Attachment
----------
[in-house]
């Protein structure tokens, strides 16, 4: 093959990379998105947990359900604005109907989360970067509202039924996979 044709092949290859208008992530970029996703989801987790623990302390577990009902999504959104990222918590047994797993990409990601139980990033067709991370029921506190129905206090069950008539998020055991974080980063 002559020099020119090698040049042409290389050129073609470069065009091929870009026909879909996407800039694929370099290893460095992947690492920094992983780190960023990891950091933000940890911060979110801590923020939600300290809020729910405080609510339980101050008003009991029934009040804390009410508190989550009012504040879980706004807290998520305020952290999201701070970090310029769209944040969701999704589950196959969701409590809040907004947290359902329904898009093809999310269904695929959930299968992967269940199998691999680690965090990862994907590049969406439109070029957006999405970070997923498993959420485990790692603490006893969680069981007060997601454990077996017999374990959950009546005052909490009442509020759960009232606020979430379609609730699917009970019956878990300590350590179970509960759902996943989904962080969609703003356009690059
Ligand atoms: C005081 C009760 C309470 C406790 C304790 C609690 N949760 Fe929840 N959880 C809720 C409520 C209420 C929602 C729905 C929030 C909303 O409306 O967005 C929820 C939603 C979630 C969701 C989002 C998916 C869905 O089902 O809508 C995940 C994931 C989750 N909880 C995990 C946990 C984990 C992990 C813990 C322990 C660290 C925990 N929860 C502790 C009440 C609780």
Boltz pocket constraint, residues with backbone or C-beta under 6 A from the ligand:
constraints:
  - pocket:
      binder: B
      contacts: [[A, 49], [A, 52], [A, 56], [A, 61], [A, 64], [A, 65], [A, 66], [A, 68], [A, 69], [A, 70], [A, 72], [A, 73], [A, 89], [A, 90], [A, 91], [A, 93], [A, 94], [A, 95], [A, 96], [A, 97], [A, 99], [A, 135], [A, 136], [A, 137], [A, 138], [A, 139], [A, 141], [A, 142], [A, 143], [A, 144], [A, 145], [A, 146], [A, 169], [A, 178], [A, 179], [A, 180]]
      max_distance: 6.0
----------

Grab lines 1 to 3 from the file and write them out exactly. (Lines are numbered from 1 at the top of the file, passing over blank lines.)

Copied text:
[in-house]
């Protein structure tokens, strides 16, 4: 093959990379998105947990359900604005109907989360970067509202039924996979 044709092949290859208008992530970029996703989801987790623990302390577990009902999504959104990222918590047994797993990409990601139980990033067709991370029921506190129905206090069950008539998020055991974080980063 002559020099020119090698040049042409290389050129073609470069065009091929870009026909879909996407800039694929370099290893460095992947690492920094992983780190960023990891950091933000940890911060979110801590923020939600300290809020729910405080609510339980101050008003009991029934009040804390009410508190989550009012504040879980706004807290998520305020952290999201701070970090310029769209944040969701999704589950196959969701409590809040907004947290359902329904898009093809999310269904695929959930299968992967269940199998691999680690965090990862994907590049969406439109070029957006999405970070997923498993959420485990790692603490006893969680069981007060997601454990077996017999374990959950009546005052909490009442509020759960009232606020979430379609609730699917009970019956878990300590350590179970509960759902996943989904962080969609703003356009690059
Ligand atoms: C005081 C009760 C309470 C406790 C304790 C609690 N949760 Fe929840 N959880 C809720 C409520 C209420 C929602 C729905 C929030 C909303 O409306 O967005 C929820 C939603 C979630 C969701 C989002 C998916 C869905 O089902 O809508 C995940 C994931 C989750 N909880 C995990 C946990 C984990 C992990 C813990 C322990 C660290 C925990 N929860 C502790 C009440 C609780």